The Lowlands (Scots: Lallans or Lawlands; Scottish Gaelic: a' Ghalldachd, lit.'place of the foreigners', pronounced [ˈaˈɣauɫ̪t̪əxk]) is a cultural and historical region of Scotland.[1]

A' Ghalldachd (Scottish Gaelic)
Lallans, Lawlands (Scots)
The Lowlands, shown in light green
The Lowlands, shown in light green
Time zoneUTC+0 (GMT)
 • Summer (DST)UTC+1 (BST)

The region is characterised by its relatively flat or gently rolling terrain as opposed to the mountainous landscapes of the Scottish Highlands. This area includes cities like Edinburgh and Glasgow and is known for its fertile farmland, historic sites, and urban centres. It is the more populous and industrialised part of Scotland compared to the sparsely populated Highlands.

Culturally, the Lowlands and the Highlands diverged from the Late Middle Ages into the modern period, when Lowland Scots replaced Scottish Gaelic throughout most of the Lowlands.

Geography edit

The Lowlands is not an official geographical or administrative area of the country. There are two main topographic regions: the Lowlands and the Southern Uplands. The term "Lowlands" mainly refers to the Central Lowlands. However, in normal usage it refers to those parts of Scotland not in the Highlands (or Gàidhealtachd).[citation needed] The boundary is usually considered to be a line between Stonehaven and Helensburgh (on the Firth of Clyde). The Lowlands lie south and east of the line. Some parts of the Lowlands (such as the Southern Uplands) are not physically "low", Merrick for example reaching 2,766 feet (843 m), while some areas indisputably in the Highlands (such as Islay) are low-lying.

For other purposes, the boundary varies; but if the Boundary Fault is used, then the traditional Scottish counties entirely in the Lowlands are Ayrshire, Berwickshire, Clackmannanshire, Dumfriesshire, East Lothian, Fife, Kinross-shire, Kirkcudbrightshire, Lanarkshire, Midlothian, Peeblesshire, Renfrewshire, Roxburghshire, Selkirkshire, West Lothian, and Wigtownshire. Prior to 1921, the counties of East Lothian, Midlothian, and West Lothian were known as Haddingtonshire, Edinburghshire, and Linlithgowshire.

Traditional Scottish counties which straddle the Boundary fault include Angus, Dunbartonshire, Stirlingshire, Perthshire, Kincardineshire, Aberdeenshire, Banffshire, and Moray.

Geographically, Scotland is divided into three distinct areas: the Highlands, the Central plain (Central Belt, in the Central Lowlands), and the Southern Uplands. The Lowlands cover roughly the latter two. The northeast plain is also "low-land", both geographically and culturally, but in some contexts may be grouped together with the Highlands.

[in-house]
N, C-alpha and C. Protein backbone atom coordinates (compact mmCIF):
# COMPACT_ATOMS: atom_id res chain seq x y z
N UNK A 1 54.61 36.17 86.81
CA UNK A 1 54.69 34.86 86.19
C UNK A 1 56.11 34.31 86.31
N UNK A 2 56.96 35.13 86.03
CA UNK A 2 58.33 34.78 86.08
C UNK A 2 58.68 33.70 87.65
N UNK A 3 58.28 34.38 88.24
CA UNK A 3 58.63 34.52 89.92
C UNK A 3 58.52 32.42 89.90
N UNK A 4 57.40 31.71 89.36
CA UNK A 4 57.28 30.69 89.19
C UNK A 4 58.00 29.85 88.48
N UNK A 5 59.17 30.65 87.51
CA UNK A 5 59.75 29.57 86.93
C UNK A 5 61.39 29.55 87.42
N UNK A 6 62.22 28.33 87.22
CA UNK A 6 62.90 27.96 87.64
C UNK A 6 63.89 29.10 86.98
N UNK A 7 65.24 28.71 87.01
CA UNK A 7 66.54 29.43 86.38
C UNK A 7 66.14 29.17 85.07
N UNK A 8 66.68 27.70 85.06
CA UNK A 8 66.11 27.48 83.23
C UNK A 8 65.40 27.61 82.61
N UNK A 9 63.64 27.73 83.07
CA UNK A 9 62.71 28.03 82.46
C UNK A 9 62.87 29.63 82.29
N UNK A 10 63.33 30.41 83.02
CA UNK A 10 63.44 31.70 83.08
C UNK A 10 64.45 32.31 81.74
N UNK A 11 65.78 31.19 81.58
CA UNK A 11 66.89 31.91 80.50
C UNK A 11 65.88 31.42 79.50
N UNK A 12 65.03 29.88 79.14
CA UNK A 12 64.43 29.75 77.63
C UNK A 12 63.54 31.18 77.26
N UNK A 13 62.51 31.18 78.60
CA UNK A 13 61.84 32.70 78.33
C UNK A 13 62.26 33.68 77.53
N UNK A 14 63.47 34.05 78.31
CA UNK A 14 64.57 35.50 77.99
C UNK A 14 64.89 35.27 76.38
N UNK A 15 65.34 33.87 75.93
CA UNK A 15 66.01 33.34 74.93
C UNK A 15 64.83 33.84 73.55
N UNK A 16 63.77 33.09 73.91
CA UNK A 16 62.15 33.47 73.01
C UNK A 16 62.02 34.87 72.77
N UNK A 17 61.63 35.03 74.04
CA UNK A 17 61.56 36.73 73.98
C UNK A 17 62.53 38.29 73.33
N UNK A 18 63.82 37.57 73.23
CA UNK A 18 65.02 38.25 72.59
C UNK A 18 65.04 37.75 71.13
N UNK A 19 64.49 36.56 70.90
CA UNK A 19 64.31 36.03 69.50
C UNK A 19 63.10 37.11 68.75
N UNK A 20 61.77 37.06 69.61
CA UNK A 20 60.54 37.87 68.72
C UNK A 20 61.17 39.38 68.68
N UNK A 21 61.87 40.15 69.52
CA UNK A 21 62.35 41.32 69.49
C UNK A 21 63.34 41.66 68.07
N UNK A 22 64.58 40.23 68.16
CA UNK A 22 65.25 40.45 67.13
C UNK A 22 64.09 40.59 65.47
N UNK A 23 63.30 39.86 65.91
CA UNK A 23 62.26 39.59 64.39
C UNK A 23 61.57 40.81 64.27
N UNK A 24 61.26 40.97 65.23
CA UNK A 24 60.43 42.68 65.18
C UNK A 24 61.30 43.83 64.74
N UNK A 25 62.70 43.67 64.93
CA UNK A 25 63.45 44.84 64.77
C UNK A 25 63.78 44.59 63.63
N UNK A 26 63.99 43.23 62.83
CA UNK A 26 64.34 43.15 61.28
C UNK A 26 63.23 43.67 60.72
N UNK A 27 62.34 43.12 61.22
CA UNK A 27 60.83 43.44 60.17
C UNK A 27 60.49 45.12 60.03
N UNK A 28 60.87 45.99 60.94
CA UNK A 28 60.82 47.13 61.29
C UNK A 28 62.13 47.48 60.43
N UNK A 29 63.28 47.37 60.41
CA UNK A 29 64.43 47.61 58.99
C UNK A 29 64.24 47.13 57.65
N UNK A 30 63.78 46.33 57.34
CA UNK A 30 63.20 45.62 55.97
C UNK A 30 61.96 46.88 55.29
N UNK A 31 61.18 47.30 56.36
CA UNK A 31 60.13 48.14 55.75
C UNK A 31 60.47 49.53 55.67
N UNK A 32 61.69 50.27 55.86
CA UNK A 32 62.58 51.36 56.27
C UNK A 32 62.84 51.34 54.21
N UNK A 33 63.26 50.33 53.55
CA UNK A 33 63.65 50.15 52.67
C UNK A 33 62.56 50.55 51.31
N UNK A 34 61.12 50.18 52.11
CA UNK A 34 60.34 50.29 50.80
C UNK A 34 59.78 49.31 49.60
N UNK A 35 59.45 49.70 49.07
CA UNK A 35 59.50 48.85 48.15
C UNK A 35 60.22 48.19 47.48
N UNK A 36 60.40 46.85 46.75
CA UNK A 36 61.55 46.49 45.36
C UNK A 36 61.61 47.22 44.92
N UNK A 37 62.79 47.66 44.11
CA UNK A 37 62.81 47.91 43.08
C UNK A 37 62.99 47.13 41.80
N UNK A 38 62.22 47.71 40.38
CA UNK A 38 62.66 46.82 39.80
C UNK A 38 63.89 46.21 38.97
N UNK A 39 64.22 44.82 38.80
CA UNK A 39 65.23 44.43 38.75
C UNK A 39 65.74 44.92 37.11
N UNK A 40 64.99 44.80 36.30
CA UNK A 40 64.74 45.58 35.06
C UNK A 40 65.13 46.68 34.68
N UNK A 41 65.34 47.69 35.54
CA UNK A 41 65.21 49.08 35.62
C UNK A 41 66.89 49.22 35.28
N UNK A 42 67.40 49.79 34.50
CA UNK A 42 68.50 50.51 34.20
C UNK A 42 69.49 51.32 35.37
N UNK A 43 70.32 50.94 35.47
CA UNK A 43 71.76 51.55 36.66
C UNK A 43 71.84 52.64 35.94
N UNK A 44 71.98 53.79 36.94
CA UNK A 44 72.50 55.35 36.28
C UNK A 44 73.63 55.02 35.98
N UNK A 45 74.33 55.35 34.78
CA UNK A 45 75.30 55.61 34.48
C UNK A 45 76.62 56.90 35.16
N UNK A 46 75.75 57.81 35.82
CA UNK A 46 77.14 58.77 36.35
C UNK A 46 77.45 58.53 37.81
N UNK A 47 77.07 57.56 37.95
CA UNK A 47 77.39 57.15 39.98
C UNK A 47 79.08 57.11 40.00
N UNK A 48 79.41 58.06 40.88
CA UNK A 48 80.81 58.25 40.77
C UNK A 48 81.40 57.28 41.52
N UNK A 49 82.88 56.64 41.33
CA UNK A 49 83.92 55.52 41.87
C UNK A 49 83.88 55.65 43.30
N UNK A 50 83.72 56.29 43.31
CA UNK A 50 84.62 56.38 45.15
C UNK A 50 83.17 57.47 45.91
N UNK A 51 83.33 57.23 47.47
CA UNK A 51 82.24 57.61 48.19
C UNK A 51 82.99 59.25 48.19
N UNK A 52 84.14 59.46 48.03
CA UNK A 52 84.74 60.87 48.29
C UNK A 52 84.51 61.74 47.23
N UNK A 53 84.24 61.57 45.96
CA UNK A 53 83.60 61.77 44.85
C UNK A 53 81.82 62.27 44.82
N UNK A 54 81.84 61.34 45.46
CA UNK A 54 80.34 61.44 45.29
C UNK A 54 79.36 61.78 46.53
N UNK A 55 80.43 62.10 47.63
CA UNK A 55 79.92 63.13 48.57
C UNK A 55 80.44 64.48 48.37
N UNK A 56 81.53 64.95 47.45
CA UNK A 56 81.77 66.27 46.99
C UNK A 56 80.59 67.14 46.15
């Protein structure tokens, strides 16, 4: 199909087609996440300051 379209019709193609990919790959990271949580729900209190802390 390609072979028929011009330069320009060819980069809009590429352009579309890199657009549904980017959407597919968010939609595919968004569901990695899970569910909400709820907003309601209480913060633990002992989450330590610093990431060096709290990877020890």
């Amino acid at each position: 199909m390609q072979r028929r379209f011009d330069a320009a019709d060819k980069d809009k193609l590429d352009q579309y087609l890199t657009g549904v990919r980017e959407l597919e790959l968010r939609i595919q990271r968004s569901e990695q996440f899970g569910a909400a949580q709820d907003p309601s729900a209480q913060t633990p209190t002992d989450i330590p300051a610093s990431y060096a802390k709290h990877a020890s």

The term "Lowlands" is sometimes used to refer specifically to the "Central Lowlands", an area also known as the "Midland Valley". This area mainly encompasses the basins of the Rivers Forth and Clyde, and houses approximately 80 percent of Scotland's population (3.5 million in the Central Belt). Historically, the Midland Valley has been Scotland's most agriculturally productive region. During the 19th and early 20th centuries, it experienced significant industrialisation and urbanisation, driven by coal deposits. While coal mining and heavy industry have declined ever since, the Midland Valley's economic importance endures. Today, it remains a central hub of the Scottish economy, with a focus on electronics, computer manufacturing, and service sectors like telecommunications, computer software, and finance.[2]

The southernmost counties of Scotland, nearest the Anglo-Scottish border, are also known as the Borders. They are sometimes considered separately from the rest of the Lowlands. Many ancestors of the Scotch-Irish, as they are known in the United States, or Ulster-Scots, originated from the lowlands and borders region before migrating to the Ulster Plantation in the 17th century and later the American frontier, many prior to the American Revolution.[3][4][5][6]

The term Scottish Lowlands is used with reference to the Scots language in contrast to the Scottish Gaelic spoken in the Highlands (although historically also in the lowlands until the 15th century and 18th century in Galloway), to the Scottish history and to the Scottish clan system, as well as in family history and genealogy.[1]

Notes edit

  1. ^ a b "Lowlands | region, Scotland, United Kingdom". Encyclopædia Britannica. Retrieved 23 July 2020.
  2. ^ "Lowlands | Scotland, Facts, Culture, & Map | Britannica". 16 August 2023. Retrieved 4 September 2023.
  3. ^ Rouse, Parke Jr. (1992). The Great Wagon Road: From Philadelphia to the South (1st ed.). Dietz Press. ISBN 978-0875170657.
  4. ^ Leyburn, James G. (1989) [1962]. The Scotch-Irish: A Social History (Reprint ed.). University of North Carolina Press. pp. 317–319. ISBN 978-0807842591.
  5. ^ Jones, Maldwyn A. (1980). "Scotch-Irish". In Thernstrom, Stephan; Orlov, Ann; Handlin, Oscar (eds.). Harvard Encyclopedia of American Ethnic Groups. Cambridge, Mass.: The Belknap Press of Harvard University Press. pp. 895–908. ISBN 0-674-37512-2. OCLC 6554009.
  6. ^ Fischer, David Hackett (1989). Albion's Seed: Four British Folkways in America. New York: Oxford University Press. pp. 605–782. ISBN 0-19-503794-4. OCLC 20012134.